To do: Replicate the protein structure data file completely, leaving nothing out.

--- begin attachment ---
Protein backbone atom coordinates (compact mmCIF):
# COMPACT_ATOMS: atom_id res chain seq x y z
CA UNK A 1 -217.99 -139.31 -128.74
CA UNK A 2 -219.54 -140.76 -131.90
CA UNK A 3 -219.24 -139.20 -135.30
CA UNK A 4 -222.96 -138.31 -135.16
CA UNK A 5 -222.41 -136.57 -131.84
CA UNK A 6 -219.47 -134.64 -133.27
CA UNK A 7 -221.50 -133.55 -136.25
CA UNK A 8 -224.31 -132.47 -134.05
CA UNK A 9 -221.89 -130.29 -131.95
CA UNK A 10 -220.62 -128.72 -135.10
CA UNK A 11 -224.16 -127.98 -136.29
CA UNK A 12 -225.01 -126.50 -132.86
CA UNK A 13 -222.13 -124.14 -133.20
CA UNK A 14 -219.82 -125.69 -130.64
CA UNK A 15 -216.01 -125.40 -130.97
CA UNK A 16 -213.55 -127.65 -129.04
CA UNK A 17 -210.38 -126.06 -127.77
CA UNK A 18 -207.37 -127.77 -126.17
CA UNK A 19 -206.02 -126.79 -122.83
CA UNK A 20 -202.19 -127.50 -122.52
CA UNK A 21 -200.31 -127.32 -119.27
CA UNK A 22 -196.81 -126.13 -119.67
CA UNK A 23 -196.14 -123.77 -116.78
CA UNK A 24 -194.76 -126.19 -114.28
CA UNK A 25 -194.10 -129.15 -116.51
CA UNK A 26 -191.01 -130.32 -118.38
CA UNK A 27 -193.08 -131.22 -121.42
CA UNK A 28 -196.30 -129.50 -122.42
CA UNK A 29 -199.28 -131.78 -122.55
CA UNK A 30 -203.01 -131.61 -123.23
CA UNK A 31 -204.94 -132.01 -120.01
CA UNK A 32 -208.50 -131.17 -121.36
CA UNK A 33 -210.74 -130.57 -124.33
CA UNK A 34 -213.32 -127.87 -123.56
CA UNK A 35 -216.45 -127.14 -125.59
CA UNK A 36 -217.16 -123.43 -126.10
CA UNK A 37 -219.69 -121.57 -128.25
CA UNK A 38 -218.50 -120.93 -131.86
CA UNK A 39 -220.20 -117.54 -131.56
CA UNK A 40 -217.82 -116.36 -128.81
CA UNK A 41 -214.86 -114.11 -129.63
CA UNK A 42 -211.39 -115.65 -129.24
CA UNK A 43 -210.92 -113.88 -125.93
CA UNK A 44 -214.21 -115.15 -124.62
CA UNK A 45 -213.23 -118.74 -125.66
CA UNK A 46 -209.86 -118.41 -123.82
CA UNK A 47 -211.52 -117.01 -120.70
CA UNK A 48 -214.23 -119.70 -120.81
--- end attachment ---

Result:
Protein backbone atom coordinates (compact mmCIF):
# COMPACT_ATOMS: atom_id res chain seq x y z
CA UNK A 1 -217.99 -139.31 -128.74
CA UNK A 2 -219.54 -140.76 -131.90
CA UNK A 3 -219.24 -139.20 -135.30
CA UNK A 4 -222.96 -138.31 -135.16
CA UNK A 5 -222.41 -136.57 -131.84
CA UNK A 6 -219.47 -134.64 -133.27
CA UNK A 7 -221.50 -133.55 -136.25
CA UNK A 8 -224.31 -132.47 -134.05
CA UNK A 9 -221.89 -130.29 -131.95
CA UNK A 10 -220.62 -128.72 -135.10
CA UNK A 11 -224.16 -127.98 -136.29
CA UNK A 12 -225.01 -126.50 -132.86
CA UNK A 13 -222.13 -124.14 -133.20
CA UNK A 14 -219.82 -125.69 -130.64
CA UNK A 15 -216.01 -125.40 -130.97
CA UNK A 16 -213.55 -127.65 -129.04
CA UNK A 17 -210.38 -126.06 -127.77
CA UNK A 18 -207.37 -127.77 -126.17
CA UNK A 19 -206.02 -126.79 -122.83
CA UNK A 20 -202.19 -127.50 -122.52
CA UNK A 21 -200.31 -127.32 -119.27
CA UNK A 22 -196.81 -126.13 -119.67
CA UNK A 23 -196.14 -123.77 -116.78
CA UNK A 24 -194.76 -126.19 -114.28
CA UNK A 25 -194.10 -129.15 -116.51
CA UNK A 26 -191.01 -130.32 -118.38
CA UNK A 27 -193.08 -131.22 -121.42
CA UNK A 28 -196.30 -129.50 -122.42
CA UNK A 29 -199.28 -131.78 -122.55
CA UNK A 30 -203.01 -131.61 -123.23
CA UNK A 31 -204.94 -132.01 -120.01
CA UNK A 32 -208.50 -131.17 -121.36
CA UNK A 33 -210.74 -130.57 -124.33
CA UNK A 34 -213.32 -127.87 -123.56
CA UNK A 35 -216.45 -127.14 -125.59
CA UNK A 36 -217.16 -123.43 -126.10
CA UNK A 37 -219.69 -121.57 -128.25
CA UNK A 38 -218.50 -120.93 -131.86
CA UNK A 39 -220.20 -117.54 -131.56
CA UNK A 40 -217.82 -116.36 -128.81
CA UNK A 41 -214.86 -114.11 -129.63
CA UNK A 42 -211.39 -115.65 -129.24
CA UNK A 43 -210.92 -113.88 -125.93
CA UNK A 44 -214.21 -115.15 -124.62
CA UNK A 45 -213.23 -118.74 -125.66
CA UNK A 46 -209.86 -118.41 -123.82
CA UNK A 47 -211.52 -117.01 -120.70
CA UNK A 48 -214.23 -119.70 -120.81